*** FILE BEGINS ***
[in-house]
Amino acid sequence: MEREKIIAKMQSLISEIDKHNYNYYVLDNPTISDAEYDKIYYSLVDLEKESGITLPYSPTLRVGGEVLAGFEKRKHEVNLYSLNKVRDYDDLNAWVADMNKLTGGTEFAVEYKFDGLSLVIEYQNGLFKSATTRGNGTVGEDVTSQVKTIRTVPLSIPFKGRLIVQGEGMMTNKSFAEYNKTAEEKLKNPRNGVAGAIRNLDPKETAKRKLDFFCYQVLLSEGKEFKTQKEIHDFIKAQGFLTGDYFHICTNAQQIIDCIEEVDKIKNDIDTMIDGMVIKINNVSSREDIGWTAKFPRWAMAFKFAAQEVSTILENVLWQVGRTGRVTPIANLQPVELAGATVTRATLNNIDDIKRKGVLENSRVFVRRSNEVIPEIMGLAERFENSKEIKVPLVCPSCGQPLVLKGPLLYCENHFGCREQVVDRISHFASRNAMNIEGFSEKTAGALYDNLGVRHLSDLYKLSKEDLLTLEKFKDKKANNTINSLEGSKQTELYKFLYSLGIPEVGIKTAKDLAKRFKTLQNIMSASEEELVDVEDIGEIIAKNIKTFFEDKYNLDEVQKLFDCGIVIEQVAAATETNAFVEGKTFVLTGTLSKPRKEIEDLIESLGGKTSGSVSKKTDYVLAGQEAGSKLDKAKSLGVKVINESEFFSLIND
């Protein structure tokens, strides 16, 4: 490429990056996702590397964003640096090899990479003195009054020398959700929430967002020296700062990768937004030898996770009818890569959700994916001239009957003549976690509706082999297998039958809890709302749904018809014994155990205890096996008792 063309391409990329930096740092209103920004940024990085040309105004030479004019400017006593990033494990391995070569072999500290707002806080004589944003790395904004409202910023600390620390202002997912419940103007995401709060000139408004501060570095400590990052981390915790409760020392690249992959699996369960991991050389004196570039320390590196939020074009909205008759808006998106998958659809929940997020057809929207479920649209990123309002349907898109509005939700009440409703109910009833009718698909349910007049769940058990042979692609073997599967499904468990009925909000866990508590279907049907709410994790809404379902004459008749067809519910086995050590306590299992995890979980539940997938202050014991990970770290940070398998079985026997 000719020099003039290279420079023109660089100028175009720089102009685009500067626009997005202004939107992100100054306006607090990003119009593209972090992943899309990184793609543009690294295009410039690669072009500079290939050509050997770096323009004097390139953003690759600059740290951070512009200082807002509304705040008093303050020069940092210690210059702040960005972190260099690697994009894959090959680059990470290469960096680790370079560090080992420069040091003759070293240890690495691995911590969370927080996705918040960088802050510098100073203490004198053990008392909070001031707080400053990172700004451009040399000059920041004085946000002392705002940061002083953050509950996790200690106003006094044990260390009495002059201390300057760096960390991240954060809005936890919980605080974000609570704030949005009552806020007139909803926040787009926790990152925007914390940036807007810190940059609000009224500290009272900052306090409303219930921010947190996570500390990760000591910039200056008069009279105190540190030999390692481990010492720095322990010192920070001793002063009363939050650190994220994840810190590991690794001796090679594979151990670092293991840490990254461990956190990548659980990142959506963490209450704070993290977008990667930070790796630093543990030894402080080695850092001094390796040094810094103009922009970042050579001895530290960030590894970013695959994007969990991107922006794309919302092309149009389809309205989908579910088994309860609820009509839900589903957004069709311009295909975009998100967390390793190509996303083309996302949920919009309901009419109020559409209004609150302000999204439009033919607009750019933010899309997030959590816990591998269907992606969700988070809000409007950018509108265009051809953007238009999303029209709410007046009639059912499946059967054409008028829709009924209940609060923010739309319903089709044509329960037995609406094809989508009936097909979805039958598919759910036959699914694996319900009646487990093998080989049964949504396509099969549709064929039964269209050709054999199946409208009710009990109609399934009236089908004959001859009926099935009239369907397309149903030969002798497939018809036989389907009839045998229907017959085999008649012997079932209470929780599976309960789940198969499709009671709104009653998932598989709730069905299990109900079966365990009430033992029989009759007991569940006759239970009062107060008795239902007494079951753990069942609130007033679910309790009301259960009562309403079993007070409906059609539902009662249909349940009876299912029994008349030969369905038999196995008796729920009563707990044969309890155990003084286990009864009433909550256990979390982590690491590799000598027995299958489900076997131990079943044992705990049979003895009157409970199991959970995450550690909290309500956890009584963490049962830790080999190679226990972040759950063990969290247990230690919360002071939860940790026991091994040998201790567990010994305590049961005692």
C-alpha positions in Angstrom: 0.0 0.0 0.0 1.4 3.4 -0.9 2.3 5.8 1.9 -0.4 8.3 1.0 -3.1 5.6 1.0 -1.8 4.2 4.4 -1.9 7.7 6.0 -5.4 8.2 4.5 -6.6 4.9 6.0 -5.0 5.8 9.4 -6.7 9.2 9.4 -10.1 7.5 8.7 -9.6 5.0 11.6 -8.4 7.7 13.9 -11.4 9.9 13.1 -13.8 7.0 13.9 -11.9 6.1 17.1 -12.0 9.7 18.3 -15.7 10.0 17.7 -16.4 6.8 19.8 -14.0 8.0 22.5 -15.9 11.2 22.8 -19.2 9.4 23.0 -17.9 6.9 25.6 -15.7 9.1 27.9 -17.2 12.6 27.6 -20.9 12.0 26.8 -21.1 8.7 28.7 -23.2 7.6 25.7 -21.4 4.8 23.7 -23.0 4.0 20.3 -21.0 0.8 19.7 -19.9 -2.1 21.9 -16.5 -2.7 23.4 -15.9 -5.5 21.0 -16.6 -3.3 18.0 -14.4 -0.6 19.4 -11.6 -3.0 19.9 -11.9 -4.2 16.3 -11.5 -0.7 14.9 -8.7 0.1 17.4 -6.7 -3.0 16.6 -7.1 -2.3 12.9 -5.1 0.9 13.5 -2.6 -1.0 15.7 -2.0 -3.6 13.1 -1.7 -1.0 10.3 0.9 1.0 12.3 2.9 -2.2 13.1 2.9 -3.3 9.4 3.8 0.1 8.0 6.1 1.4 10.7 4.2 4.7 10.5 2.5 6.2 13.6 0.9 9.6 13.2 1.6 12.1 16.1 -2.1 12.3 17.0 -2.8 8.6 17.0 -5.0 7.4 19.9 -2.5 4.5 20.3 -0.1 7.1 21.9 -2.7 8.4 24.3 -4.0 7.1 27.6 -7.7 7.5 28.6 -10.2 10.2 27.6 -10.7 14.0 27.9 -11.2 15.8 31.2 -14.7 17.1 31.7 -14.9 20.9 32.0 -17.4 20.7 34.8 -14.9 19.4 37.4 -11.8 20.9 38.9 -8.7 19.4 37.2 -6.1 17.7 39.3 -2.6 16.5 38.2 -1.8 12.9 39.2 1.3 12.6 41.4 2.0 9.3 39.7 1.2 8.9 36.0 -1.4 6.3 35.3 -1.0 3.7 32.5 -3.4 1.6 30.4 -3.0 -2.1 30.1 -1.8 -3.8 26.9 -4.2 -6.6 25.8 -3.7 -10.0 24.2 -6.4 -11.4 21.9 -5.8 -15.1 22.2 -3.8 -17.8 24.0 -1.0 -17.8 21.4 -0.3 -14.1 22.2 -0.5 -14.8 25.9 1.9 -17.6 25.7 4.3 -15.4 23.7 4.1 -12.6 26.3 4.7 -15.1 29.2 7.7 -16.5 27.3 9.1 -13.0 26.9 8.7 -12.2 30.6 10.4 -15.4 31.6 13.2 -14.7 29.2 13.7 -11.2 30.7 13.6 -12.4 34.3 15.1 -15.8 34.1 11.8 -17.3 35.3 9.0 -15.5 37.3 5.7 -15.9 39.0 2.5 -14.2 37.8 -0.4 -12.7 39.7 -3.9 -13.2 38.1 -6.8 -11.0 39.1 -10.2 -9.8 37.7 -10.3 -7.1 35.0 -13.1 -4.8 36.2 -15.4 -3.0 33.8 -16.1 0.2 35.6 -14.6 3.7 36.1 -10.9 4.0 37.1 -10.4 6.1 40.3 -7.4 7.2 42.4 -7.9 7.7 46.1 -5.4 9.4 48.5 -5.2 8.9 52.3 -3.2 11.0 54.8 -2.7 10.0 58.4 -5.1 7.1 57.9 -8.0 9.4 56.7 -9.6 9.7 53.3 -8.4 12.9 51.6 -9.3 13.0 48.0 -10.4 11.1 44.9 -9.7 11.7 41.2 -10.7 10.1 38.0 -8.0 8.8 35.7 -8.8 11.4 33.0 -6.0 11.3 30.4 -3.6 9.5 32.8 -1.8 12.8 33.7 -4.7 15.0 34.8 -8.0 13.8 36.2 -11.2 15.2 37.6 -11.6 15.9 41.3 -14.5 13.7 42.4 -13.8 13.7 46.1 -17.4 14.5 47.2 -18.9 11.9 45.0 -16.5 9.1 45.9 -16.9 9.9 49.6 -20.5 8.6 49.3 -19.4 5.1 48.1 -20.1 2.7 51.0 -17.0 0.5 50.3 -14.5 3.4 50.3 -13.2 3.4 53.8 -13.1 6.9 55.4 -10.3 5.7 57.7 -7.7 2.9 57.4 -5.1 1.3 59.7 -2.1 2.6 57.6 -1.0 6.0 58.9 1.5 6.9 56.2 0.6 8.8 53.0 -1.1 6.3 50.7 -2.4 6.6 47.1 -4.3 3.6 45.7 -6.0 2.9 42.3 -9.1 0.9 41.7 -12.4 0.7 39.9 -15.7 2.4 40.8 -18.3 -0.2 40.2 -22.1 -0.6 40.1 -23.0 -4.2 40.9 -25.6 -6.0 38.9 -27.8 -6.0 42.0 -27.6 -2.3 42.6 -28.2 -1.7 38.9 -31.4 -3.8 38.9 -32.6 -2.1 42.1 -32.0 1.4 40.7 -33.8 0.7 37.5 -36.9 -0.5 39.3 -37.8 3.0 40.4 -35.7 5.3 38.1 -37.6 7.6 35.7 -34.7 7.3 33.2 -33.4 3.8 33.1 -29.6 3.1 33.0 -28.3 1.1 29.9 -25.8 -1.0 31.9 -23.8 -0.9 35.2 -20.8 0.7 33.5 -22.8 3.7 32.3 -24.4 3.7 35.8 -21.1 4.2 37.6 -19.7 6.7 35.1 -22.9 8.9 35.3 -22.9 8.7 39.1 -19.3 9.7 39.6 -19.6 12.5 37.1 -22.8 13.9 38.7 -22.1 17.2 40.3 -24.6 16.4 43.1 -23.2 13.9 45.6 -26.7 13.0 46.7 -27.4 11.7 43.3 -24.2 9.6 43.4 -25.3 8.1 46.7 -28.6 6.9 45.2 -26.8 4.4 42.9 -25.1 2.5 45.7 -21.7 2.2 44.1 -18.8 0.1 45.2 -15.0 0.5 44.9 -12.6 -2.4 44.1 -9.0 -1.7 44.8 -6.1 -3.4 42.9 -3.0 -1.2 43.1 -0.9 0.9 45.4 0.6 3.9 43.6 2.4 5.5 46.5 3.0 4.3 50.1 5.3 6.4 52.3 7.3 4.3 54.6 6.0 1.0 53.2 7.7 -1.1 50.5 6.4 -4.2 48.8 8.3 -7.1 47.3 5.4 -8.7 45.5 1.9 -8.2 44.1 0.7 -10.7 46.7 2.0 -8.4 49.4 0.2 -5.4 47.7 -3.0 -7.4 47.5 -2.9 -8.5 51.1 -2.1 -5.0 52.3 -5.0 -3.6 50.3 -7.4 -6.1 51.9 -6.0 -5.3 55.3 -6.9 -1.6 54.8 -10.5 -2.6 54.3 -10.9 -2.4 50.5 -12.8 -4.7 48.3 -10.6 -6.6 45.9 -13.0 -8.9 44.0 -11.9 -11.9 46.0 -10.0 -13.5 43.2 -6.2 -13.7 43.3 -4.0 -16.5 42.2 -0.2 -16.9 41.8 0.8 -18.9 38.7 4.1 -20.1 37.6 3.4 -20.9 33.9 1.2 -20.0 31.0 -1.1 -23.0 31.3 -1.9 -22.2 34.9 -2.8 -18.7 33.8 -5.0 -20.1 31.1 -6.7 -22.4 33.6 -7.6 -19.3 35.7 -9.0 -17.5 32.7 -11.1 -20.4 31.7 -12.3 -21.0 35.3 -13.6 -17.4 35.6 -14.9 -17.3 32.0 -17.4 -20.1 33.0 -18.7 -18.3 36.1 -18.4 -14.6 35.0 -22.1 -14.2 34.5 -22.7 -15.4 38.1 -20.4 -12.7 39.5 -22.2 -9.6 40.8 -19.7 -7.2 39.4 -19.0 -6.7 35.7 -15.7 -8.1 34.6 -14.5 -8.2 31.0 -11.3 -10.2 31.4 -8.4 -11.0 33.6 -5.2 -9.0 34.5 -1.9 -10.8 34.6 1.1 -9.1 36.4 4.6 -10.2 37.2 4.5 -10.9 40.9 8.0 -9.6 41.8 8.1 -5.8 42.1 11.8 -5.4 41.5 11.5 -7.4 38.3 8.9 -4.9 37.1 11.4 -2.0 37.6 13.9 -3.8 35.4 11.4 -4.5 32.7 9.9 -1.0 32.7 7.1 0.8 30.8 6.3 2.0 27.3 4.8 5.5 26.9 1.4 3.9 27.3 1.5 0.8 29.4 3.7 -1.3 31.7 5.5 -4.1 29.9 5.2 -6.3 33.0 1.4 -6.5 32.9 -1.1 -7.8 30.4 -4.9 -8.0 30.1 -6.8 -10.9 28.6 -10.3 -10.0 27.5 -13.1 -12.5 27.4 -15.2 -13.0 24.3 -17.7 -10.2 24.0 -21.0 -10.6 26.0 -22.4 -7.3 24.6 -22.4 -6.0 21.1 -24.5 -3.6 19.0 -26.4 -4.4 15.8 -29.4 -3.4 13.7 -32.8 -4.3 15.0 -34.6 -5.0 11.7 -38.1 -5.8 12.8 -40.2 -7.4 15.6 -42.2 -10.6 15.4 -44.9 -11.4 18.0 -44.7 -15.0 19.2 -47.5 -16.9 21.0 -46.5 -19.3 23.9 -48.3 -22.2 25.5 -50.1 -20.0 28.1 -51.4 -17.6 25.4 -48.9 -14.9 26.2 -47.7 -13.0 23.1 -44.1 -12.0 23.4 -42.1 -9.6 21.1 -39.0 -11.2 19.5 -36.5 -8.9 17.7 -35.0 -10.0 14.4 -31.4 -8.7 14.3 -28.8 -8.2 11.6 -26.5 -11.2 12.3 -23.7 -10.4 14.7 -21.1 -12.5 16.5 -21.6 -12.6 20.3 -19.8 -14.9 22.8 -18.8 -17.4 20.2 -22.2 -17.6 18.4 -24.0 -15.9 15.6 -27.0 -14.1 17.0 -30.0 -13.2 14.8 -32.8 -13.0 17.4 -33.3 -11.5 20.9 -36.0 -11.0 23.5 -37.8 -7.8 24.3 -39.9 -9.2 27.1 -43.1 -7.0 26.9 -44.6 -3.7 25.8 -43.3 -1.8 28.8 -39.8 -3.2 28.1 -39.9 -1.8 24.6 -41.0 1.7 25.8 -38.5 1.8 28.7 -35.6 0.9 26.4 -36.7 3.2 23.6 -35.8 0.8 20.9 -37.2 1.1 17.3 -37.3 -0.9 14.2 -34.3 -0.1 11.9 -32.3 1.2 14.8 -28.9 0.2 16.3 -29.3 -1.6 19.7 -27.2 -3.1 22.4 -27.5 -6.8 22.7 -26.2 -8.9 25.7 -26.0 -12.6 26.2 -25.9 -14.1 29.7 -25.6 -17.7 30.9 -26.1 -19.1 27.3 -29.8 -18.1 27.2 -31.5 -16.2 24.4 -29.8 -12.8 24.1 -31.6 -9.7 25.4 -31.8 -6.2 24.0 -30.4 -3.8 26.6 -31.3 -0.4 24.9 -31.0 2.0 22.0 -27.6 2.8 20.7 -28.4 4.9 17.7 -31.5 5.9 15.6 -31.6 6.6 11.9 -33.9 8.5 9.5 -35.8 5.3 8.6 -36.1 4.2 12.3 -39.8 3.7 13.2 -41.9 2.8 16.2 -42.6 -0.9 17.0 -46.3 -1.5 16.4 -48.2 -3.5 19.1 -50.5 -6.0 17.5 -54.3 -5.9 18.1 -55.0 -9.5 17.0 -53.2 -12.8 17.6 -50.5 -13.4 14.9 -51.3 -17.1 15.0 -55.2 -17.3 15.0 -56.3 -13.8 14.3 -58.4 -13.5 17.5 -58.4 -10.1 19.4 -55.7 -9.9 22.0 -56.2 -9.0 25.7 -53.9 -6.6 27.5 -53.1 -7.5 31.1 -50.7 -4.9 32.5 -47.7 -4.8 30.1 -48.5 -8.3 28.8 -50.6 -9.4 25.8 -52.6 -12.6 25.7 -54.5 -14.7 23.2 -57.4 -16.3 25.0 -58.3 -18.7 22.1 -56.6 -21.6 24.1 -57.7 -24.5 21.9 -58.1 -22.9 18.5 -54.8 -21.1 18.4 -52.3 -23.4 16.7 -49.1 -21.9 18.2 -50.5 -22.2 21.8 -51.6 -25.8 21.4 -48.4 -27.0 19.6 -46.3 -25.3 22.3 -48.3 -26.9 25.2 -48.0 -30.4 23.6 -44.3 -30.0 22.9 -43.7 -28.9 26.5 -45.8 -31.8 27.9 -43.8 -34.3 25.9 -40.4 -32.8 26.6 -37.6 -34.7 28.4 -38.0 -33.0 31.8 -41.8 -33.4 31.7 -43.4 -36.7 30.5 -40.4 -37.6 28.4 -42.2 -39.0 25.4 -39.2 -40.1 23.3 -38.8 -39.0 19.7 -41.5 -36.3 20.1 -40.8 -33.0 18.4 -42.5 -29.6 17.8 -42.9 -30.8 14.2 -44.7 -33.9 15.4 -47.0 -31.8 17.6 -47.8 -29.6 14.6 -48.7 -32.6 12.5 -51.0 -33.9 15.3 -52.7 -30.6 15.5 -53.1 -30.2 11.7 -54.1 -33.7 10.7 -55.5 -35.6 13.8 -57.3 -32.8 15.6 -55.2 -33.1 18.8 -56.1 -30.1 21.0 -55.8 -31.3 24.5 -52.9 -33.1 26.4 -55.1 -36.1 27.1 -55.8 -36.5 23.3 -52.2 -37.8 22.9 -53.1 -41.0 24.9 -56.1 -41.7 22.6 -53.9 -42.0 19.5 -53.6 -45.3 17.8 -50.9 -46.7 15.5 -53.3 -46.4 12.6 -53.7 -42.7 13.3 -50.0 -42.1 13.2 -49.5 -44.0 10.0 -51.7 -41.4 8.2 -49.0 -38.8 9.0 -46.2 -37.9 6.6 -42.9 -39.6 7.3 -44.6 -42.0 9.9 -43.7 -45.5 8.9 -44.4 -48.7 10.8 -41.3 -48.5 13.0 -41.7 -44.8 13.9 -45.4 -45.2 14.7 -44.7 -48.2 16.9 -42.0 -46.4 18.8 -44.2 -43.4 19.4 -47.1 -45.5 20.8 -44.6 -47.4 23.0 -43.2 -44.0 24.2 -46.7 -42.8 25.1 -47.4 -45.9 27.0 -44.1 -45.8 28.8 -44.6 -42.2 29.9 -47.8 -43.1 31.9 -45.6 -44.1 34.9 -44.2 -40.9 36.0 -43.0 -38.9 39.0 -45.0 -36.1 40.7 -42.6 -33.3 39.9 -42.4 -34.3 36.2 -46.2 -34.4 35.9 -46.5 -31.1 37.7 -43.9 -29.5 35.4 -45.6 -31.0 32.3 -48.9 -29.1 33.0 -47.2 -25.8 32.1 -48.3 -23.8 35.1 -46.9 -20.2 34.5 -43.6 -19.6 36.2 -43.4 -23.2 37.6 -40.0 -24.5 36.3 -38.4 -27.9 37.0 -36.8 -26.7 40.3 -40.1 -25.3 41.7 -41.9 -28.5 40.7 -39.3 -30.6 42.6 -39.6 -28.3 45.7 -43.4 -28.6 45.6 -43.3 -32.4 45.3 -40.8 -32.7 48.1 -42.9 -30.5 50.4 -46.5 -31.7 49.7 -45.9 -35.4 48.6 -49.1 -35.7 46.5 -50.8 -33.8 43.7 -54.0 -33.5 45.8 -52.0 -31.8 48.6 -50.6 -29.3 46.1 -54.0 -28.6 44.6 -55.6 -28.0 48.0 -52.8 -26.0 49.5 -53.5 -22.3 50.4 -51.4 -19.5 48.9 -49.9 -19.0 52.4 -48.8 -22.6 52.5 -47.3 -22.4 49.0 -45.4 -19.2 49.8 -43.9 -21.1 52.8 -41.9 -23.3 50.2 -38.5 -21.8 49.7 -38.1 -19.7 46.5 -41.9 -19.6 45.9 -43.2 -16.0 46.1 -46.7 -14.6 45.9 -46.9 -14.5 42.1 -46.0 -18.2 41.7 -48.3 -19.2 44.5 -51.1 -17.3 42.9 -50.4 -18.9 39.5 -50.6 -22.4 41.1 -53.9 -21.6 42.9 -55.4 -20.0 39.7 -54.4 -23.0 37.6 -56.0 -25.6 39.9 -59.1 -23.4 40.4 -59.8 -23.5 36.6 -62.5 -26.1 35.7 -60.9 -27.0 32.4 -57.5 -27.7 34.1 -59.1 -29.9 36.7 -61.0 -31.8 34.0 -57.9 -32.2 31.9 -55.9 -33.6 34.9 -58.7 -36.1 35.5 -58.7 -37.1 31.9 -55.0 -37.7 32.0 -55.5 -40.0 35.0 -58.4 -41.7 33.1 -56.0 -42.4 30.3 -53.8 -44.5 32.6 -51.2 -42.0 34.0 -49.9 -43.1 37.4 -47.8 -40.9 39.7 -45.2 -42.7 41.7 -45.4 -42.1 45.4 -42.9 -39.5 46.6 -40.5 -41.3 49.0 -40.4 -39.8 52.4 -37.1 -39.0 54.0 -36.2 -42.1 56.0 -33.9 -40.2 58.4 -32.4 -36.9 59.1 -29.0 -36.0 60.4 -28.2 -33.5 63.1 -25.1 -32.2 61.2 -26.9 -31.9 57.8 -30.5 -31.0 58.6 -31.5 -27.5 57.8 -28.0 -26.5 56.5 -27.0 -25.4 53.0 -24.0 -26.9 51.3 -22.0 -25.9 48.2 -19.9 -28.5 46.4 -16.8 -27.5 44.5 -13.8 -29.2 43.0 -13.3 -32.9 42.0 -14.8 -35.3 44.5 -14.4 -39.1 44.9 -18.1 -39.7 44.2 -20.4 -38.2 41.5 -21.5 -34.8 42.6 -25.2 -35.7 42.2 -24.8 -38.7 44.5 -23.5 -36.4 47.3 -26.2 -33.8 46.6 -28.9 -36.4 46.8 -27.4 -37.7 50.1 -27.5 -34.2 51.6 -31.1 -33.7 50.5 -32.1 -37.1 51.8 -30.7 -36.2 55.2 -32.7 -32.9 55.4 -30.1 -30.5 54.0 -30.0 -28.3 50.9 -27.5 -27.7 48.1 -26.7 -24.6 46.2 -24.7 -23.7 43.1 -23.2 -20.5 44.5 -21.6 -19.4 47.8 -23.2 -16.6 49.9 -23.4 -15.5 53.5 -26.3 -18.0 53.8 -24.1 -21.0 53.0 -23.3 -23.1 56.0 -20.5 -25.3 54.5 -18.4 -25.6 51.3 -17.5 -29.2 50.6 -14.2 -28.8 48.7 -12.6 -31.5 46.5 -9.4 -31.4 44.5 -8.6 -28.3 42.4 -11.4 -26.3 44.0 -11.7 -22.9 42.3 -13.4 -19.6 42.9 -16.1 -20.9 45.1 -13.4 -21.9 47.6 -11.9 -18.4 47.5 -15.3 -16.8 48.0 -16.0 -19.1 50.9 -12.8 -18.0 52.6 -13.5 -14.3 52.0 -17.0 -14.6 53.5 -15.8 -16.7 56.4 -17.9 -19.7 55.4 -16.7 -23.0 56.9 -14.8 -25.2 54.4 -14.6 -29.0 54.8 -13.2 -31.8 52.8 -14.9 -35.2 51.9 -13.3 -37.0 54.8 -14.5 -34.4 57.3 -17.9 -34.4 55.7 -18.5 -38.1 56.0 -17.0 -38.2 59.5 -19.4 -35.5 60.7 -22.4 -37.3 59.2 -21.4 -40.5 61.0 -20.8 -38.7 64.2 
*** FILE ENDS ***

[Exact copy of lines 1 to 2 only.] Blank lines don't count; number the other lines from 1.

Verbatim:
[in-house]
Amino acid sequence: MEREKIIAKMQSLISEIDKHNYNYYVLDNPTISDAEYDKIYYSLVDLEKESGITLPYSPTLRVGGEVLAGFEKRKHEVNLYSLNKVRDYDDLNAWVADMNKLTGGTEFAVEYKFDGLSLVIEYQNGLFKSATTRGNGTVGEDVTSQVKTIRTVPLSIPFKGRLIVQGEGMMTNKSFAEYNKTAEEKLKNPRNGVAGAIRNLDPKETAKRKLDFFCYQVLLSEGKEFKTQKEIHDFIKAQGFLTGDYFHICTNAQQIIDCIEEVDKIKNDIDTMIDGMVIKINNVSSREDIGWTAKFPRWAMAFKFAAQEVSTILENVLWQVGRTGRVTPIANLQPVELAGATVTRATLNNIDDIKRKGVLENSRVFVRRSNEVIPEIMGLAERFENSKEIKVPLVCPSCGQPLVLKGPLLYCENHFGCREQVVDRISHFASRNAMNIEGFSEKTAGALYDNLGVRHLSDLYKLSKEDLLTLEKFKDKKANNTINSLEGSKQTELYKFLYSLGIPEVGIKTAKDLAKRFKTLQNIMSASEEELVDVEDIGEIIAKNIKTFFEDKYNLDEVQKLFDCGIVIEQVAAATETNAFVEGKTFVLTGTLSKPRKEIEDLIESLGGKTSGSVSKKTDYVLAGQEAGSKLDKAKSLGVKVINESEFFSLIND